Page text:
Linda in Northfield, Mensagenda Editor

About Mensagenda

Minnesota Mensa published Vol. I, No. 1 of our newsletter, then called the Minnesota Mensa, in June of 1965. Approaching six decades later and winning awards along the way, we continue to provide a monthly publication, now called Mensagenda.

As expected in a newsletter, we inform our local membership with organizational updates and provide details about our events. The real benefit is that, just like our events, Mensagenda is for our members, by our members.

The love of learning in Mensa is not just about supporting our scholarship but in enriching your own mind and sharing your knowledge, skills, and interests. Read articles and regular columns ranging from scientific explanations to humor in everyday life. Check out our members’ photography, drawing, painting, knitting and quilting, and crafting skills.

What would you like to share? Do you have expertise in a particular field of study or hobby? Want to express your opinion? Have you traveled recently? Do you write poetry? Can you create word games, numerical puzzles, or trivia questions? What could you say about…well, you get the picture.

Mensagenda is another way that Minnesota Mensa provides “a stimulating intellectual and social environment for its members.” What could you contribute if you joined Mensa?


There’s More to Read

Mensa membership provides access to the publications from other chapters, American Mensa, and Mensa International. Click here to learn more.


Featured Cover Art

Summer Smoke. Photo by Michelle in Saint Cloud.

Last summer, smoke from uncontrolled wildfires burning in Canada brought hazy skies (and air-quality alerts) especially to the northern tier of U.S. states, including Minnesota, but extending as far south as Kansas. Michelle Peterick took this photo from near her home in St. Cloud.

The extraordinary fires burned more than 45 million acres, an area roughly equal to the size of North Dakota. More than 150,000 people were evacuated.

The Eclectic Linda by Linda in Northfield.

I’ve been to Gaza.

In October 2001, I joined a group of journalists on a long-planned trip to Israel organized by the National Conference of Editorial Writers. There were 14 of us (only one person dropped out because of 9/11). The purpose of these NCEW trips abroad was to afford people an opportunity to visit the places they might be writing about but had never been to, and to meet people who were making the news in those places.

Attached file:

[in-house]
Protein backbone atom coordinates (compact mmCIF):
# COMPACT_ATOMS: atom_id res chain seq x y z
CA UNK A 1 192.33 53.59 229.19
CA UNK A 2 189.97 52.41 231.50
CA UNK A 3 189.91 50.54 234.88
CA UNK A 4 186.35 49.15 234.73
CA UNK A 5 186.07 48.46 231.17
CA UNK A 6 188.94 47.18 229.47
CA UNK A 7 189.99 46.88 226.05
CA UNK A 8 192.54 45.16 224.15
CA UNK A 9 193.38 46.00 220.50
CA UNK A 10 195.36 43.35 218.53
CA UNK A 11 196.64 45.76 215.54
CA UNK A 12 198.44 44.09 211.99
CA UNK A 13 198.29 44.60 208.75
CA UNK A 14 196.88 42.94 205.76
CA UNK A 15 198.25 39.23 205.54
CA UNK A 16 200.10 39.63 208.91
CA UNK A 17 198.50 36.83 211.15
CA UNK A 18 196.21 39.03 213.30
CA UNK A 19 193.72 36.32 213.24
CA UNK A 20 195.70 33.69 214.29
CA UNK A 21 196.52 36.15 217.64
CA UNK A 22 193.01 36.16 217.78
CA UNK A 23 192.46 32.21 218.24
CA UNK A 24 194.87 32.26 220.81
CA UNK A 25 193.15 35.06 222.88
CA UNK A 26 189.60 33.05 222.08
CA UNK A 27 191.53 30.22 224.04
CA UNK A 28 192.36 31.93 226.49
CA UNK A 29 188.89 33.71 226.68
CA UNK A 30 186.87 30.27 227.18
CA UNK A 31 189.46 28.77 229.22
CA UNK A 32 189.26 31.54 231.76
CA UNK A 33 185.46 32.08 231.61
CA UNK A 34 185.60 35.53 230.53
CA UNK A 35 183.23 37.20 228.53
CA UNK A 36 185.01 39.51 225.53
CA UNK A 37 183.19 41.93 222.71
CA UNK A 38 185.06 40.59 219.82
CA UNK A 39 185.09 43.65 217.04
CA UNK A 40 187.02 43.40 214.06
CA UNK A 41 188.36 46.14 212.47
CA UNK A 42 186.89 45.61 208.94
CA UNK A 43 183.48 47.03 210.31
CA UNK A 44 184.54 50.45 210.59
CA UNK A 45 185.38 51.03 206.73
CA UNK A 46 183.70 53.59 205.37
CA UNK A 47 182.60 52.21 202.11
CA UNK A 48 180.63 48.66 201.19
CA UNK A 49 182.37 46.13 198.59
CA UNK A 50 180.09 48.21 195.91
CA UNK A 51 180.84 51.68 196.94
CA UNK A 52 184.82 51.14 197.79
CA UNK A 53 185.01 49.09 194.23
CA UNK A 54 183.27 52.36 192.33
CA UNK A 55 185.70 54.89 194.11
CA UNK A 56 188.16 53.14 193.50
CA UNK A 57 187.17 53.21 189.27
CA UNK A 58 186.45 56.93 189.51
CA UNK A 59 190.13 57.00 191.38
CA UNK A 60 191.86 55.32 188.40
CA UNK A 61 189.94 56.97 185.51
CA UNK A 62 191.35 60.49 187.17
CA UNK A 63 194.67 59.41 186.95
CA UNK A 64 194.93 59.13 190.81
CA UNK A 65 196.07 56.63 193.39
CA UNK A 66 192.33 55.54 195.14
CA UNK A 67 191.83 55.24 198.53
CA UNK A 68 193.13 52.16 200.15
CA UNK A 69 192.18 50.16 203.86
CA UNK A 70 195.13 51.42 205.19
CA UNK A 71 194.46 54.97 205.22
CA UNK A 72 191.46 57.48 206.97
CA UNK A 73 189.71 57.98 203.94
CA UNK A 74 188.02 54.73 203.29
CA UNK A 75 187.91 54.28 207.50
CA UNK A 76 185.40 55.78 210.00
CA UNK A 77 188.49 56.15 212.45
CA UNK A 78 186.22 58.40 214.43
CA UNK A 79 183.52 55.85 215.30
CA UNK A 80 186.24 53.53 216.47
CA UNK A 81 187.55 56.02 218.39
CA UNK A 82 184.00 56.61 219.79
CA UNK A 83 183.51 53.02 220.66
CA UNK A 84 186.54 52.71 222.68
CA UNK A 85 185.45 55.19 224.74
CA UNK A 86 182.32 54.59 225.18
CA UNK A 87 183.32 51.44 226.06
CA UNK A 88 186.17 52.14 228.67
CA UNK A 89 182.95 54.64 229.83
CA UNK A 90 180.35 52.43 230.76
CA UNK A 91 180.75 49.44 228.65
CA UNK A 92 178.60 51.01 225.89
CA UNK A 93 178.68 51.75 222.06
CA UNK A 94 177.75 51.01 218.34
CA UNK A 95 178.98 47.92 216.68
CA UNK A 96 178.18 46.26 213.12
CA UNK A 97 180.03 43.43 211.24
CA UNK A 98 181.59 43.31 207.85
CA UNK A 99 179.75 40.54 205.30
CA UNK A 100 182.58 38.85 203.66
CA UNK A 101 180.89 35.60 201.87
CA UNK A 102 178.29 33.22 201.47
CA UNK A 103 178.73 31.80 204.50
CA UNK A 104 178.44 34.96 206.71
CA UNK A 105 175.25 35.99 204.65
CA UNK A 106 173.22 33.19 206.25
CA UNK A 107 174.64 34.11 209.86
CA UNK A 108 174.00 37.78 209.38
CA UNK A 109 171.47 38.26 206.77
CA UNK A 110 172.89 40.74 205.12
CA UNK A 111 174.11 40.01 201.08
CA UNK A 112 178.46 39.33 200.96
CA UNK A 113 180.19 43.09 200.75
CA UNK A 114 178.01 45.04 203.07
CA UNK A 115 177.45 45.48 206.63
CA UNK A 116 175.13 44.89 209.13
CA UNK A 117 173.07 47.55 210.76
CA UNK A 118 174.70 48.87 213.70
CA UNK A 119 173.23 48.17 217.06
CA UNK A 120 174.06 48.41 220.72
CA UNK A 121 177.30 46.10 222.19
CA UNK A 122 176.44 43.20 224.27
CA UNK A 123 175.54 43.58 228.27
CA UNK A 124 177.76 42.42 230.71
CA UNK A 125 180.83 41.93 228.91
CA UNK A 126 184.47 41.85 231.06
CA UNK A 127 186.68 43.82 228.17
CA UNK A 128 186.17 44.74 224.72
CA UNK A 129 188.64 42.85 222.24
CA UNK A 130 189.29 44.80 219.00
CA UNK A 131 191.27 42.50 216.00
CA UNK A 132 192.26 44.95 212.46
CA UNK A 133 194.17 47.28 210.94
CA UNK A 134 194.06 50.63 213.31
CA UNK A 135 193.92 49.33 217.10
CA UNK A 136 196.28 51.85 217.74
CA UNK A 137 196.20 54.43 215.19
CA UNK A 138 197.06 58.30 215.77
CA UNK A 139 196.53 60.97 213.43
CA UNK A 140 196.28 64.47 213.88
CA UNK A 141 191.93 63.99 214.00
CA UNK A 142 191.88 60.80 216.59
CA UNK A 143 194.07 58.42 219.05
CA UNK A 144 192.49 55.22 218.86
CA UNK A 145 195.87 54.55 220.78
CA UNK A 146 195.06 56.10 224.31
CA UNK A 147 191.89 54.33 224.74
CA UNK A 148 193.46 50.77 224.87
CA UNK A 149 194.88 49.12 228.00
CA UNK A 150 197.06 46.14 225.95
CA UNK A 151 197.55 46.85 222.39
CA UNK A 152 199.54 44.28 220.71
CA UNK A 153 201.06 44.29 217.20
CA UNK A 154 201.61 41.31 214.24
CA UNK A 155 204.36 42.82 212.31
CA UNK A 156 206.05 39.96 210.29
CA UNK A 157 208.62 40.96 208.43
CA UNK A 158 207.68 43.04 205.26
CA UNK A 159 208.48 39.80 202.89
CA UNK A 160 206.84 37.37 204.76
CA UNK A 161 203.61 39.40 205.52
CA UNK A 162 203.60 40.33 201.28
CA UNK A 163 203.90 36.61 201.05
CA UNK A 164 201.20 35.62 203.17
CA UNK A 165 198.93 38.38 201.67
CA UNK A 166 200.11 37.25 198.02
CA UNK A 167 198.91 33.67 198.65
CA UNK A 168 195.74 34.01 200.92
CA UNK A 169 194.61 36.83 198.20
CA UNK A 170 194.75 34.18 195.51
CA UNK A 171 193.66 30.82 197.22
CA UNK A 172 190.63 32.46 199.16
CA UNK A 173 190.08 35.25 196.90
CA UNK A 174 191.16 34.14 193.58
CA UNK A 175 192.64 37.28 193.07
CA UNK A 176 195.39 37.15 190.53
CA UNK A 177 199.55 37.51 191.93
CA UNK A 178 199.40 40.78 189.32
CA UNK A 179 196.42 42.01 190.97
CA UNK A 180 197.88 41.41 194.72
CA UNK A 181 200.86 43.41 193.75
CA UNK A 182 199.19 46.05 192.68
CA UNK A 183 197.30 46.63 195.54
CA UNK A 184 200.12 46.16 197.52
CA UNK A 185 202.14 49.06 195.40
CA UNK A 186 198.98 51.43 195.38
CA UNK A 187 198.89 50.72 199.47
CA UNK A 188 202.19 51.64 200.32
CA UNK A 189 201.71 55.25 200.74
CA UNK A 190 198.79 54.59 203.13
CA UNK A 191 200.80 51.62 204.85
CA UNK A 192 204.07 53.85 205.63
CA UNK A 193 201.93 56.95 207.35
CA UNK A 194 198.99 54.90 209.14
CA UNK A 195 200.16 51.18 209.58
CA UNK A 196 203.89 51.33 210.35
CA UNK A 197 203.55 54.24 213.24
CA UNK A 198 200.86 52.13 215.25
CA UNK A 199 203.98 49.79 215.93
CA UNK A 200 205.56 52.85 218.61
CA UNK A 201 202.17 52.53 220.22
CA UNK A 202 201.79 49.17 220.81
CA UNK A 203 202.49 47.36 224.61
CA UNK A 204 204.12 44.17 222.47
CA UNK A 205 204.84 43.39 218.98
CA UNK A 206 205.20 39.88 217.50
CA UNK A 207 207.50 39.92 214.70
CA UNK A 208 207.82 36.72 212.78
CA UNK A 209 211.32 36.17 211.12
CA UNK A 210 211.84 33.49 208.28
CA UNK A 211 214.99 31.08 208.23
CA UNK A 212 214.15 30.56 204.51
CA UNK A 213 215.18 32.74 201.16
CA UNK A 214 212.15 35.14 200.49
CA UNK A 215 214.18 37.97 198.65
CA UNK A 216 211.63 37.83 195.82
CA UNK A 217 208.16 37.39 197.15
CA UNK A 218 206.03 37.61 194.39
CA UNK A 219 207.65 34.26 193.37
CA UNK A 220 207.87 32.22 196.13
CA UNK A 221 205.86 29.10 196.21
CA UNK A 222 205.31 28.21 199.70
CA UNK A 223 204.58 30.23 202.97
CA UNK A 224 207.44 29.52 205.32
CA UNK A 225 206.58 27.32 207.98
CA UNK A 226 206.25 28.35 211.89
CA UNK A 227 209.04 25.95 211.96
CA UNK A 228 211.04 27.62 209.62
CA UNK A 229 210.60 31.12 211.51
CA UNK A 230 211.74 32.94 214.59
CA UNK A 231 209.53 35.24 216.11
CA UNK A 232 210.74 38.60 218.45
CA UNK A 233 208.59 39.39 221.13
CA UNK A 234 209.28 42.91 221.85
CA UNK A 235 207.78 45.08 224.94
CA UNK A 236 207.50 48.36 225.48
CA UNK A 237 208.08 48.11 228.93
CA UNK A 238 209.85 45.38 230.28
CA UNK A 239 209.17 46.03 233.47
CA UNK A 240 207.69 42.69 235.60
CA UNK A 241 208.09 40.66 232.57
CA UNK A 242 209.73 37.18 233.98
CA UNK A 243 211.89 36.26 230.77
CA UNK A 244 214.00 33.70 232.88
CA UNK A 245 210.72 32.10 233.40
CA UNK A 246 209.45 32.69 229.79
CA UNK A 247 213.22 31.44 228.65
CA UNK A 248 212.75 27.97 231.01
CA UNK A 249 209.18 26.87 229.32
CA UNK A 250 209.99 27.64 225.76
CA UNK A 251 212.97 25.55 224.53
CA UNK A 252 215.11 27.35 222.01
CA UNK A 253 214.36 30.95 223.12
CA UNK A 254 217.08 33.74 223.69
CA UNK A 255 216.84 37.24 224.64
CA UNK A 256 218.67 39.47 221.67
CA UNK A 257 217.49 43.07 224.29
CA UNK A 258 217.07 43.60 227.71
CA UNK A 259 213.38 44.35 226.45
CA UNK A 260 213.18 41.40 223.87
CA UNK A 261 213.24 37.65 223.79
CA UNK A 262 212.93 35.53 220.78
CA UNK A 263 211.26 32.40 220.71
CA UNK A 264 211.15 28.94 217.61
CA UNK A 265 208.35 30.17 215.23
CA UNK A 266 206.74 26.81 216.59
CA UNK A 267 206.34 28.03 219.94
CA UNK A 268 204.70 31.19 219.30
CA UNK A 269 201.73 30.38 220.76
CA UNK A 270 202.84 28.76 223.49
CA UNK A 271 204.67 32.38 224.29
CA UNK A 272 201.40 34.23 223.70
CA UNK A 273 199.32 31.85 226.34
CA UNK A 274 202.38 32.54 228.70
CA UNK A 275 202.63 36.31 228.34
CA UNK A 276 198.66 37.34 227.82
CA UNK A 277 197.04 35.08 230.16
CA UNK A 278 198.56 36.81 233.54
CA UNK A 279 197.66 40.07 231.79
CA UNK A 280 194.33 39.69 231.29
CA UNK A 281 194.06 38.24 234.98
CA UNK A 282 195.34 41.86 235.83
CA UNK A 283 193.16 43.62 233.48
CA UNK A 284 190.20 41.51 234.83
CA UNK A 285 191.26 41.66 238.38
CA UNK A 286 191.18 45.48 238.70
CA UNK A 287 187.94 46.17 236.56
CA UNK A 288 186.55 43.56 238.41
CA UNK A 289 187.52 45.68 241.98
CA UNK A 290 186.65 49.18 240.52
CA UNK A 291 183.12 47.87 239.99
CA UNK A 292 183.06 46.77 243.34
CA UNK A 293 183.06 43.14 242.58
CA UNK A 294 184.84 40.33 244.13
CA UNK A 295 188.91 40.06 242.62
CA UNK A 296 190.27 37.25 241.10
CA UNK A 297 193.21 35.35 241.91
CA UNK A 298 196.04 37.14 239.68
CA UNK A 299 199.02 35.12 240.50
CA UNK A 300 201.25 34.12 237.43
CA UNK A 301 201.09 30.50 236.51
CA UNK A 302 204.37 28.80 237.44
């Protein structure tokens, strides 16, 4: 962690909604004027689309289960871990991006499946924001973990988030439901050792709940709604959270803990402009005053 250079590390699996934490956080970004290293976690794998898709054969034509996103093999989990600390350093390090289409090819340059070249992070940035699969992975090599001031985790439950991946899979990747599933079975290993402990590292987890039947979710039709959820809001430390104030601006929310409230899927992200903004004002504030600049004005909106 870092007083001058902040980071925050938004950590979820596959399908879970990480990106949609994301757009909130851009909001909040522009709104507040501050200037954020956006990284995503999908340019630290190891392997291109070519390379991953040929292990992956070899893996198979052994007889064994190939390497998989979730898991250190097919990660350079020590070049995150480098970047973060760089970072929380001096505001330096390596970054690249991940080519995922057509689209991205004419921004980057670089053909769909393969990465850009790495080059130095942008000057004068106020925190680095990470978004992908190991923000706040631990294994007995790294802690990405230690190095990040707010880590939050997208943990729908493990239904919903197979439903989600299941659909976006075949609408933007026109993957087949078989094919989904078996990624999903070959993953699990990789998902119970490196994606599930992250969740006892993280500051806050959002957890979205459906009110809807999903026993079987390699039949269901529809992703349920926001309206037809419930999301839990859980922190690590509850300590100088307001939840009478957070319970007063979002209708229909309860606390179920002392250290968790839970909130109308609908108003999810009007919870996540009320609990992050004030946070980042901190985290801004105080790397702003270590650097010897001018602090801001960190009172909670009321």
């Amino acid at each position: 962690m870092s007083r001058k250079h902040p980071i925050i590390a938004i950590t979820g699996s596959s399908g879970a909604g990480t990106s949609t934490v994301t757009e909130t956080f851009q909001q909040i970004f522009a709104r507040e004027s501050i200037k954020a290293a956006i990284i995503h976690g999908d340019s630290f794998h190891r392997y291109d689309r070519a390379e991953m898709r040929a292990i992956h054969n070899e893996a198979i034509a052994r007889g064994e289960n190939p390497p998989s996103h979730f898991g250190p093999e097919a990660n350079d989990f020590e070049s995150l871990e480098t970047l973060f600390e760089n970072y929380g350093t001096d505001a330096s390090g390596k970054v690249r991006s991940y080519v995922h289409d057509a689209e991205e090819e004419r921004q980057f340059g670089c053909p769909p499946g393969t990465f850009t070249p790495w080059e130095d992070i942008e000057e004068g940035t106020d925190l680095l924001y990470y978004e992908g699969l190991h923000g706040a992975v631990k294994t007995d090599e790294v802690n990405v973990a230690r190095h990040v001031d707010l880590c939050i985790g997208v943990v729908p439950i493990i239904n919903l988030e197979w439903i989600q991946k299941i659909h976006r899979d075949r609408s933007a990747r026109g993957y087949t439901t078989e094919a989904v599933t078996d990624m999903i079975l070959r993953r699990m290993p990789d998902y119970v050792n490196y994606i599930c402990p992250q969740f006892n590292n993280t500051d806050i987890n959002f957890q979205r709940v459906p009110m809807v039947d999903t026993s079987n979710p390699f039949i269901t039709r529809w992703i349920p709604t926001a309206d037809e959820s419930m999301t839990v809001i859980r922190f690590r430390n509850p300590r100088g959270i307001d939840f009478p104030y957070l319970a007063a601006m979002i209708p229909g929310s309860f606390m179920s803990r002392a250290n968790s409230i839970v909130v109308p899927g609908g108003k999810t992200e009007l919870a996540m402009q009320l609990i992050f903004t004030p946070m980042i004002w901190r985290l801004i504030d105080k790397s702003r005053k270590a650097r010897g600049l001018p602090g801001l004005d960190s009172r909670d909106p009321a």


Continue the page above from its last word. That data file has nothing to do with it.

Though we did visit the Biblical sites, the journalist who planned the itinerary had invited people of widely different perspectives to meet our group, and much of our time was spent with those who accepted the invitation. We had meetings with former Prime Minister Shimon Peres and the president of Israel, Moshe Katsav. We also met officials of the Palestinian National Authority in Ramallah in the West Bank and, in Hebron, a different group of officials from other West Bank cities.

Those meetings were on our schedule. But midweek, we learned we would be meeting Yasser Arafat at his office in Gaza at 10 o’clock that evening.

We entered through the Erez crossing, at the north end of the Gaza Strip. As we left the Israeli post, there was ahead of us a dimly lit paved area running for perhaps 200 feet between two-story buildings on either side. There were no lights on in the buildings, so it was eerie and rather intimidating. I’m sure I wasn’t the only one who was thinking that if it was on someone’s agenda that night to eliminate some American journalists, there was nowhere to run.

At the far end, there were two vans waiting for us along with a number of armed men wearing camo. I don’t know whether they were soldiers or police.

During our brief ride to Arafat’s PLO headquarters, we could hear sporadic gunfire, not close by, but still alarming. Less than it might have been, though, since the camo guys in the back of the vans were chatting among themselves, unconcerned.

We must have been near the Mediterranean shore as we disembarked, because we could smell the sea (and the reek of sewage was much diminished).

Arafat was waiting for us in a rather crowded conference room, and began by apologizing that we had been troubled by the violence nearby. That he knew about the gunfire persuaded me that he’d had it laid on for our benefit, but possibly it was real. Our visit was during the Second Intifada, a Palestinian uprising against the Israeli occupation of Gaza and the West Bank, in which Arafat’s Palestine Liberation Authority played a major role.

Arafat took questions, but didn’t really answer them. He began his answers before the questioner had finished, and said pretty much the same things he always said when he was being interviewed by non-Arab journalists. The Palestinians were not at fault for the ongoing violence. If Israel ended the occupation, all would be peaceful.

I didn’t believe him. But I think some of our group did, because it was what they wanted to hear.

Arafat left the room first, and as we exited one by one, he shook hands with each of us, and his photographer took pictures of each handshake. (I included mine with my Christmas letter that year.)

I believe Arafat was deliberately lying to us, but the elderly officials at the Hebron meeting had said much the same things, although less tactfully, and I think they believed what they were saying. It was if they thought their American visitors had simply never heard their side of the story, and as soon as we heard it we would agree with them immediately that the Israeli occupation was the most oppressive ever. The “occupation” meant not just Gaza and the West Bank, it was “From the river to the sea,” and there was a map on the wall of that council chamber showing Palestine from the Jordan to the Mediterranean.

Israel did end the Gaza occupation in 2005, Hamas won the first and only election, and the rest is not history. It is current events.